A will can be made any number of times. The one made last will prevail. If there is an inconsistency within the will, the latter part would supersede the earlier.

For moveable properties like shares and cash, it is suggested that the nominee and the legal heir be the same person to avoid lengthening the process and also to avoid conflict.

For immovable properties, like houses and plots of land, it is suggested that high specificity be maintained i.e. leaving specific assets to specific persons. If there is no specificity and the instructions are ambiguous, then it may lead to disputes.

When it comes to heirlooms with sentimental values that are being endowed, it is again suggested that specific individuals be named. Mentioning the reason that an individual is being chosen is also advised so that there is no contestation.

To administer the will, an executor should be chosen. The executor should be someone the testator trusts. Ideally, he should be younger than the testator so that the chances of the executor passing away before are minimized.

It should be kept in mind that the liabilities of the testator are adjusted against the assets, so the final value of the will might be lesser.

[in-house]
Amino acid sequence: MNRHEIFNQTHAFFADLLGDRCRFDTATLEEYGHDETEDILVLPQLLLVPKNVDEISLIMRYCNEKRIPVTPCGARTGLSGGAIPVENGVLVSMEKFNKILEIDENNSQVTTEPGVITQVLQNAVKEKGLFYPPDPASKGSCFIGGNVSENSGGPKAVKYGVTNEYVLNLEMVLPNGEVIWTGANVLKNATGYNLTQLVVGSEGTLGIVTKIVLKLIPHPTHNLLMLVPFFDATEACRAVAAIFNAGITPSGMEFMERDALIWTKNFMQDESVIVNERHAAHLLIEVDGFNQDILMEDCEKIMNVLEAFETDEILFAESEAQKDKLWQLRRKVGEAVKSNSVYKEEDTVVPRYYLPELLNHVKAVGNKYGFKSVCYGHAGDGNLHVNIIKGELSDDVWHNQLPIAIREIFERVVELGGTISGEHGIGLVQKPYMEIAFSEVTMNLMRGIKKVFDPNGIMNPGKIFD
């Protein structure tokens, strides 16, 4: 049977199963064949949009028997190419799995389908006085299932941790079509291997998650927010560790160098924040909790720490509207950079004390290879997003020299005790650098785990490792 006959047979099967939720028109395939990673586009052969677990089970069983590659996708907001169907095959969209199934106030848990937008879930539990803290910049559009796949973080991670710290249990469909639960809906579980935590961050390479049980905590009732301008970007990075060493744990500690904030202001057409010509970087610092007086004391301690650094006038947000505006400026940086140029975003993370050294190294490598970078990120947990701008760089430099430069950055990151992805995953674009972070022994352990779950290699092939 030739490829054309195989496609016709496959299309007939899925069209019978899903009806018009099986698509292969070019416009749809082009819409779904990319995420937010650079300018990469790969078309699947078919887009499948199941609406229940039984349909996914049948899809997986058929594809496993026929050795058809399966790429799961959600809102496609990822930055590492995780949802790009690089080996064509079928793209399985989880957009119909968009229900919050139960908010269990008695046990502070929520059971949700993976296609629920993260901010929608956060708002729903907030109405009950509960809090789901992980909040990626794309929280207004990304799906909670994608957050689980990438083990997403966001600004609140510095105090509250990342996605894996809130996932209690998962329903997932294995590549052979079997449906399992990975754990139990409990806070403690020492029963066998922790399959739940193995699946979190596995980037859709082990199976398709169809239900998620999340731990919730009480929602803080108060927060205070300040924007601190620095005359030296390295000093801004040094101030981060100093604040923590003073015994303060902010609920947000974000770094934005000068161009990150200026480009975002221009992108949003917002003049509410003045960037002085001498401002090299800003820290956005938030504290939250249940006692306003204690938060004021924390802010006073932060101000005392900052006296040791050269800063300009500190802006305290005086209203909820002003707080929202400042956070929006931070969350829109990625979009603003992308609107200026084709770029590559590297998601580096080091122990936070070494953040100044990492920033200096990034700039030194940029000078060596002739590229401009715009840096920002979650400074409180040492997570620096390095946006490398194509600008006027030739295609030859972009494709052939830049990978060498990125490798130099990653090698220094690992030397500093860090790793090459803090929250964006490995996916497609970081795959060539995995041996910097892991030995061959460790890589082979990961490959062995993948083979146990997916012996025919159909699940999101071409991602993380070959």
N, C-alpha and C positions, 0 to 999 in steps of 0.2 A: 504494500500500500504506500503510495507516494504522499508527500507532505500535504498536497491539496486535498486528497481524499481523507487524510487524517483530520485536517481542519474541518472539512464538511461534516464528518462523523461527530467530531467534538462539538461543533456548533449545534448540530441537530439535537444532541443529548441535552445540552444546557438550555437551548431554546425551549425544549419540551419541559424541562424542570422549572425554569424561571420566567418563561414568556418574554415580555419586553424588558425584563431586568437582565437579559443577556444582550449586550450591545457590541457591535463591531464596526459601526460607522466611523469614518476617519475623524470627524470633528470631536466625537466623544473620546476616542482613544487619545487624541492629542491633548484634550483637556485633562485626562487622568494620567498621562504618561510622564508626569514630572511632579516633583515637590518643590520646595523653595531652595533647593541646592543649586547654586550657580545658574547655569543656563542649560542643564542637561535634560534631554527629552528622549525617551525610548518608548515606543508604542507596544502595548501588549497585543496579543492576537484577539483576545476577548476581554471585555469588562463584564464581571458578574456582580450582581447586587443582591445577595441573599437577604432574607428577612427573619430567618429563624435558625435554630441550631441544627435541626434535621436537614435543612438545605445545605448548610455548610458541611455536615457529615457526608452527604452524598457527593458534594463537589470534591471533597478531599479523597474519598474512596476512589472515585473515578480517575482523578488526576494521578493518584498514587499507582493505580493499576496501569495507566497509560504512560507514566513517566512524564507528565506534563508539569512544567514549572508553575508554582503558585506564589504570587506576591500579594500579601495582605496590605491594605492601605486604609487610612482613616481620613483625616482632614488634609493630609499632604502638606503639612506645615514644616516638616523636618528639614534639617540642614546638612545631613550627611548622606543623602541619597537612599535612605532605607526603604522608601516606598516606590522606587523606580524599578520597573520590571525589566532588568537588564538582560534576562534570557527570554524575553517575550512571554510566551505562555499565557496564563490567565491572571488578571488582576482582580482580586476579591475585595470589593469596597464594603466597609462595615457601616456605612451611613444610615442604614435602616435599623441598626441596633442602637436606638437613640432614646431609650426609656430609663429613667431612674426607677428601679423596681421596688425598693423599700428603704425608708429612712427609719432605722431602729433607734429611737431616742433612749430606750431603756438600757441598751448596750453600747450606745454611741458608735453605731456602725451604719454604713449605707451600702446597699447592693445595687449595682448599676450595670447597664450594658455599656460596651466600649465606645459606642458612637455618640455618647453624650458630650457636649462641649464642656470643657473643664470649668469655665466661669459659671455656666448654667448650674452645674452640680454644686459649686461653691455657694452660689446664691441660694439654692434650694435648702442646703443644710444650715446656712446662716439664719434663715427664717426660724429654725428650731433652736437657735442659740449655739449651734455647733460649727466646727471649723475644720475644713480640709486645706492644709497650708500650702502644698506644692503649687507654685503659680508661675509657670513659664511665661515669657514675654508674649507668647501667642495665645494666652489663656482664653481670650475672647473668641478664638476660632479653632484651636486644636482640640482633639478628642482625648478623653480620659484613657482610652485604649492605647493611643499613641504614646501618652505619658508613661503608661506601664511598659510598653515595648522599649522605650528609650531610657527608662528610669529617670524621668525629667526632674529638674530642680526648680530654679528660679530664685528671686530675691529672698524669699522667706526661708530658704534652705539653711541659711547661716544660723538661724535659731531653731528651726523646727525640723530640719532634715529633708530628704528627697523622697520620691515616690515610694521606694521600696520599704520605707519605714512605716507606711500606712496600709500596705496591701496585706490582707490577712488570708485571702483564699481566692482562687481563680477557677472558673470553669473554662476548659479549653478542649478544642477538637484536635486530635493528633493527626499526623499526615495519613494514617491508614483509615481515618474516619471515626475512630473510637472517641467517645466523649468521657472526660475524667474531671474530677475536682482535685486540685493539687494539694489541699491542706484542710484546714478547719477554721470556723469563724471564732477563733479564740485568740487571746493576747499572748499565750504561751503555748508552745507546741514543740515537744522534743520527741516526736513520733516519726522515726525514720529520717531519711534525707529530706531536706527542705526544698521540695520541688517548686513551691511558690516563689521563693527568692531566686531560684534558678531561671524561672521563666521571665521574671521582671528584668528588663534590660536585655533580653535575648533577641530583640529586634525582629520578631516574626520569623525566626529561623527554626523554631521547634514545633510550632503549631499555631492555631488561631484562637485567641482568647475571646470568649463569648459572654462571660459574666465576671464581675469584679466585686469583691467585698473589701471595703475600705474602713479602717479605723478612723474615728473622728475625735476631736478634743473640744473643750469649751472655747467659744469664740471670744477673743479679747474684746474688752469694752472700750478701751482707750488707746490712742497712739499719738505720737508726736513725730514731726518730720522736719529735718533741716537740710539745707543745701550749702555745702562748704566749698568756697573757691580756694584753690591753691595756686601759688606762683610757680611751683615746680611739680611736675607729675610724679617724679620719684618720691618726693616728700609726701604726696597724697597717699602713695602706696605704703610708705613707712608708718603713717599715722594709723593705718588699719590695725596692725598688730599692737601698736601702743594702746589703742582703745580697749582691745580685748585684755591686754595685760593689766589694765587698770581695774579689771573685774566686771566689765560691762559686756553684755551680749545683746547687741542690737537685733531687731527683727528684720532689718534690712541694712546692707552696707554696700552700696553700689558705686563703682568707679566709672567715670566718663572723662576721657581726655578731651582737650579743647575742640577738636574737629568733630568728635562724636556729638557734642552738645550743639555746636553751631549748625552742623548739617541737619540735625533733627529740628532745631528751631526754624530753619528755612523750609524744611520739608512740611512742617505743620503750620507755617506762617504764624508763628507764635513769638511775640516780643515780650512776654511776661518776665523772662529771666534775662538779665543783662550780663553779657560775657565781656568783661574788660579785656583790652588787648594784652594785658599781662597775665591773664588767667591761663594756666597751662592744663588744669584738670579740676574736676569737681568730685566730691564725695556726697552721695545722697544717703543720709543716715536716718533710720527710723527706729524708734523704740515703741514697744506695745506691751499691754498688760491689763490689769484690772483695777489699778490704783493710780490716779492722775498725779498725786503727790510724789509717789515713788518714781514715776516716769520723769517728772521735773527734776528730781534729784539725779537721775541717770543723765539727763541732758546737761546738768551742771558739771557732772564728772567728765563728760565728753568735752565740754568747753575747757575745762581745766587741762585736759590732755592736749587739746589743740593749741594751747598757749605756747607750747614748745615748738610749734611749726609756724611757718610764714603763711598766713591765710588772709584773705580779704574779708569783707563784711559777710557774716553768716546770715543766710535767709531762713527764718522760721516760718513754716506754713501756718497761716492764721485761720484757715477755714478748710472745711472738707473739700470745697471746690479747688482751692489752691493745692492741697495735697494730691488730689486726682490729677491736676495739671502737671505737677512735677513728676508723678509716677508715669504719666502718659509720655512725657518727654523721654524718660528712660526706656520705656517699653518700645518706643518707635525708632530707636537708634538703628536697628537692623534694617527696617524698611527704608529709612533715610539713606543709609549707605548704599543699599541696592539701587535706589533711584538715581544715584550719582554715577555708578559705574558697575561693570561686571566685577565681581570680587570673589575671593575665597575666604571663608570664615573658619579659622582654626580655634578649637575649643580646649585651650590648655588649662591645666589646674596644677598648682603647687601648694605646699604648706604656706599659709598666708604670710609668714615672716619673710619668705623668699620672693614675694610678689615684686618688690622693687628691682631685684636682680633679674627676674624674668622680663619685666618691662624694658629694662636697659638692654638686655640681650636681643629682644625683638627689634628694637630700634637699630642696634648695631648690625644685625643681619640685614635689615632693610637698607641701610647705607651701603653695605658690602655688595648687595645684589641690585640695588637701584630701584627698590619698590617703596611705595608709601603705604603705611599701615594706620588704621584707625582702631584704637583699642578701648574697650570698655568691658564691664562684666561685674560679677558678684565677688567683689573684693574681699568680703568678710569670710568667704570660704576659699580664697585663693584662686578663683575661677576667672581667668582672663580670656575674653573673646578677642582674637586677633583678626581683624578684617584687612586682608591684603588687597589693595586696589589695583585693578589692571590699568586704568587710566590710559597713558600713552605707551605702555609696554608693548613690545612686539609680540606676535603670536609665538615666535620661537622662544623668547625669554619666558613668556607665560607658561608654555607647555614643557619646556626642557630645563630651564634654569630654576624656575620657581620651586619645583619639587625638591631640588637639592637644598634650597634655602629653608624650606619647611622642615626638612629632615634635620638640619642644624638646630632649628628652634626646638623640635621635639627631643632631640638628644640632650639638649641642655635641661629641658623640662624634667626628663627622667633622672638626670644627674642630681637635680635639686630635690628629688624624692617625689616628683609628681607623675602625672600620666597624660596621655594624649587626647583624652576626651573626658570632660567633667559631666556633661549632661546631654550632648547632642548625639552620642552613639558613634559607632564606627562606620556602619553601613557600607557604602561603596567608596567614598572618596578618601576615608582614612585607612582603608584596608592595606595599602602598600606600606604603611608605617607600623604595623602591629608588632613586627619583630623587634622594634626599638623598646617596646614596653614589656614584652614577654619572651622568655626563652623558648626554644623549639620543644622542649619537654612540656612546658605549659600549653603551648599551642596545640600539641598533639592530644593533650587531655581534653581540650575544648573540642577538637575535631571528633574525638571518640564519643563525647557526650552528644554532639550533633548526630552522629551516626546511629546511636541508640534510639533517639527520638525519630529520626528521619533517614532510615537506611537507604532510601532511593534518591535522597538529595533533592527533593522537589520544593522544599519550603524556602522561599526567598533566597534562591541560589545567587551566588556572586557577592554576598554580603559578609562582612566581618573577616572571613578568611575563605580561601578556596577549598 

Legal heirs are owners of the assets, except in certain situations.

In 2015, changes were made to insurance laws to introduce a ‘beneficial nominee’. The policyholder is required to name one or multiple people under this title to whom all the proceeds will be payable. In this case, such a person (or people) is not merely a trustee. However, it is not mandatory to name a beneficial nominee.

Even in the case of an Employee Provident Fund (EPF), the nominee alone is the beneficiary of the fund amount. Legal heirs have no right to claim the EPF.

If a person passes away without making a will, it is called an ‘Intestate Succession’. This kind of succession depends on what religion the person followed. Hindus, Jains and Sikhs fall under the Hindu Succession Act, 1956; Muslims follow the Muslim Personal Law, and the others are covered by the Indian Succession Act, 1925. Hence, the rules/laws are different for each religion.

Looking at the taxation aspect, India abolished the Inheritance tax in 1985. According to the Income-tax Act, 1961, transfer under a will/inheritance is not included under gift tax. However, if the property inherited generates an income (like rent or interest) then the income must be reported and tax must be paid. The sale of the inherited property also attracts tax as it generates capital gains.

What do I need to know of assets in the US?

In the US, succession and inheritance depends on which state one lives in. If each and every jurisdiction is not accounted for, the assets one holds in that jurisdiction will pass on to the legal heir who may or may not be mentioned in the will.

Property laws especially are different in each state. States like Idaho, California, Arizona, Texas, Washington, Nevada and New Mexico are Community Property states. In these states, each spouse automatically owns half of everything that is bought or earned over the course of the marriage. The half that belongs to the testator can be either given to the spouse or be allotted to other individuals as well.